Monima Chadha: Yes, and I think, you know, aggression is a feature on both sides of the debate. The Hindus are no better when they're debating with the Buddhists. I remember one, you know, an exchange we were having in the philosophy East and West, and one of the Buddhist philosophers who did not agree with my view, you know, was making points. But the Nyaya philosopher who did agree, Stephen Phillips, who's a professor in Texas, said 'Chadha might not be right, but against the Buddhists, everything is fair.'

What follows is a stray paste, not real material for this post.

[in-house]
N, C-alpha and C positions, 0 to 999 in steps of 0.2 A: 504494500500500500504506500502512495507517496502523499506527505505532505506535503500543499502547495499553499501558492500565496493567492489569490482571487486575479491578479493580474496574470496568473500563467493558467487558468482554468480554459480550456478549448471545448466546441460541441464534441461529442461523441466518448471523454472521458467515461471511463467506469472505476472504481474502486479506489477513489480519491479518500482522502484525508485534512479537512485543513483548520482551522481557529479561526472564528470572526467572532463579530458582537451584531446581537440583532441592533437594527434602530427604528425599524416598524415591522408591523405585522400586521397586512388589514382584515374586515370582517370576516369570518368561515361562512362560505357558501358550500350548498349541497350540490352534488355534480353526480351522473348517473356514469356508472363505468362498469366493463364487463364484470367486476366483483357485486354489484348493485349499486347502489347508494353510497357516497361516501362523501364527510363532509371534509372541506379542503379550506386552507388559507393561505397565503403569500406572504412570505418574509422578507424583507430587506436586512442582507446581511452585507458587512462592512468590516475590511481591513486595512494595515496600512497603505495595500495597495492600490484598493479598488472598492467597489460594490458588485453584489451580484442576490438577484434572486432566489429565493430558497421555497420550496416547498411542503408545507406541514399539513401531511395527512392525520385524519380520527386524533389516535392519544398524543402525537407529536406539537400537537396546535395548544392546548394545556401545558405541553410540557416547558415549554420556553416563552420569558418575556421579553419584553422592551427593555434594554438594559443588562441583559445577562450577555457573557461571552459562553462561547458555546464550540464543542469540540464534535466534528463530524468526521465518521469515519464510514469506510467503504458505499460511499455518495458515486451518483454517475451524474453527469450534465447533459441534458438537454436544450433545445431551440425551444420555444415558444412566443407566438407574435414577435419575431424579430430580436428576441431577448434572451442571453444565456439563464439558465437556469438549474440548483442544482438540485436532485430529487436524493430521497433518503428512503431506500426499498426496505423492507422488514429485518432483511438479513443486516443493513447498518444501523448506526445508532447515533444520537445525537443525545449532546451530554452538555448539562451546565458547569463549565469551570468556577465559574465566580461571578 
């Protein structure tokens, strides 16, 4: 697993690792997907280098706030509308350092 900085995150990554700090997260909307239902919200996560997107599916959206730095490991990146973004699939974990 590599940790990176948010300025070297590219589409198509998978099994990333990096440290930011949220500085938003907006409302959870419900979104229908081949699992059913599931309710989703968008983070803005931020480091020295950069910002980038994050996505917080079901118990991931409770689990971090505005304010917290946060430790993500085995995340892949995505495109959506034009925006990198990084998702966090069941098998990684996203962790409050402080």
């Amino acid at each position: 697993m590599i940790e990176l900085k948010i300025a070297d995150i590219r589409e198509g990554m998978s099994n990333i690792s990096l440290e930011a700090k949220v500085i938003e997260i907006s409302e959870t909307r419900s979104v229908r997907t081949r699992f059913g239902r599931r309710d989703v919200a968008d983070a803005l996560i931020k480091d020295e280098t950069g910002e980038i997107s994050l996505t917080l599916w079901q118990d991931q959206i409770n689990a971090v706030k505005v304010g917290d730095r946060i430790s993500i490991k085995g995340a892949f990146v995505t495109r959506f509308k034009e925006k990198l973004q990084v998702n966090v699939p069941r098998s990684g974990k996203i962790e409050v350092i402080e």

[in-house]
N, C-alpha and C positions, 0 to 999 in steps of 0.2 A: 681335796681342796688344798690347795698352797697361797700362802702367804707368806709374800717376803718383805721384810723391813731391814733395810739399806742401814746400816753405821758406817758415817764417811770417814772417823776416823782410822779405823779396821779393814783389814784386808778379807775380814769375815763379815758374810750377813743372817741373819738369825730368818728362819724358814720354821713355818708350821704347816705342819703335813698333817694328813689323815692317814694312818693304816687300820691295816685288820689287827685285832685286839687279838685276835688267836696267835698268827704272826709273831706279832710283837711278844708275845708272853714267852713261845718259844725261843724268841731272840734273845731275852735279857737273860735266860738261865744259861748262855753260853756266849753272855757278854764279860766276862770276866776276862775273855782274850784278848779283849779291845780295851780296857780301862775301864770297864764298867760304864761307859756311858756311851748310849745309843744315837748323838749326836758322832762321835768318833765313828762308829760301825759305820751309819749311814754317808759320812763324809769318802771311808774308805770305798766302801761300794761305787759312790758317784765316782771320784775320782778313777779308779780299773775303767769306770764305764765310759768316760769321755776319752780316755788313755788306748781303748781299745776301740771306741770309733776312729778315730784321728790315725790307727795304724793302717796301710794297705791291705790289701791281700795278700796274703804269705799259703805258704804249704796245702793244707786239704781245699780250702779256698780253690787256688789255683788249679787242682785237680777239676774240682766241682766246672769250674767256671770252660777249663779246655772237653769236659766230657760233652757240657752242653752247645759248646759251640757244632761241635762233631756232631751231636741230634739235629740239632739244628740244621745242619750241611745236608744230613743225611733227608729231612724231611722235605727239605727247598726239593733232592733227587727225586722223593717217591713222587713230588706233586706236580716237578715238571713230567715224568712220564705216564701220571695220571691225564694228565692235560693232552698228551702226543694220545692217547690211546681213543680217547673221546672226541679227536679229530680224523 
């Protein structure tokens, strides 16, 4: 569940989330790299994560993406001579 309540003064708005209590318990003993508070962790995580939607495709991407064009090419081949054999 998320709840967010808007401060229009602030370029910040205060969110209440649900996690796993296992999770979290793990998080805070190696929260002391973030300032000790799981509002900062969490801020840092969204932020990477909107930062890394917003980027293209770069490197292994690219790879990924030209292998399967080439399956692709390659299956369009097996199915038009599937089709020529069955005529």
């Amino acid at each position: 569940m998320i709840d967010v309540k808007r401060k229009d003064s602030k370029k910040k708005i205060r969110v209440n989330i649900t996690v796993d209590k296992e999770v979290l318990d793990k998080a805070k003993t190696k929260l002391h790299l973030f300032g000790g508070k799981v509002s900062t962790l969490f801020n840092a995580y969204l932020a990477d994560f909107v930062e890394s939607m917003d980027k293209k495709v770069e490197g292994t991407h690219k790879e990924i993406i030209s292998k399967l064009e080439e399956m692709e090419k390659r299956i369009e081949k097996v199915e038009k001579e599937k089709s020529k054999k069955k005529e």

Peter Adamson: That's a long running strategic observation. I guess that it's, I mean, it seems to me that it's pretty clear how the Buddhists will explain one of the phenomena we mentioned before, which is this thing about memory, because in a way that just falls under their general account of how we can explain the apparent persistence of objects over time, right, they just appeal to causal connections between sort of fleeting, momentary phenomena. I personally find it harder to see how they can answer the other phenomenon we mentioned, which is this thing about the unity of consciousness. So just to reiterate there, the idea was that we need a self, because without a self, there's no sort of center of awareness or consciousness that can direct its attention to all the different kinds of cognitions that are going on for me at any one moment, never mind what happens from one moment to the next. How can the Buddhists explain that?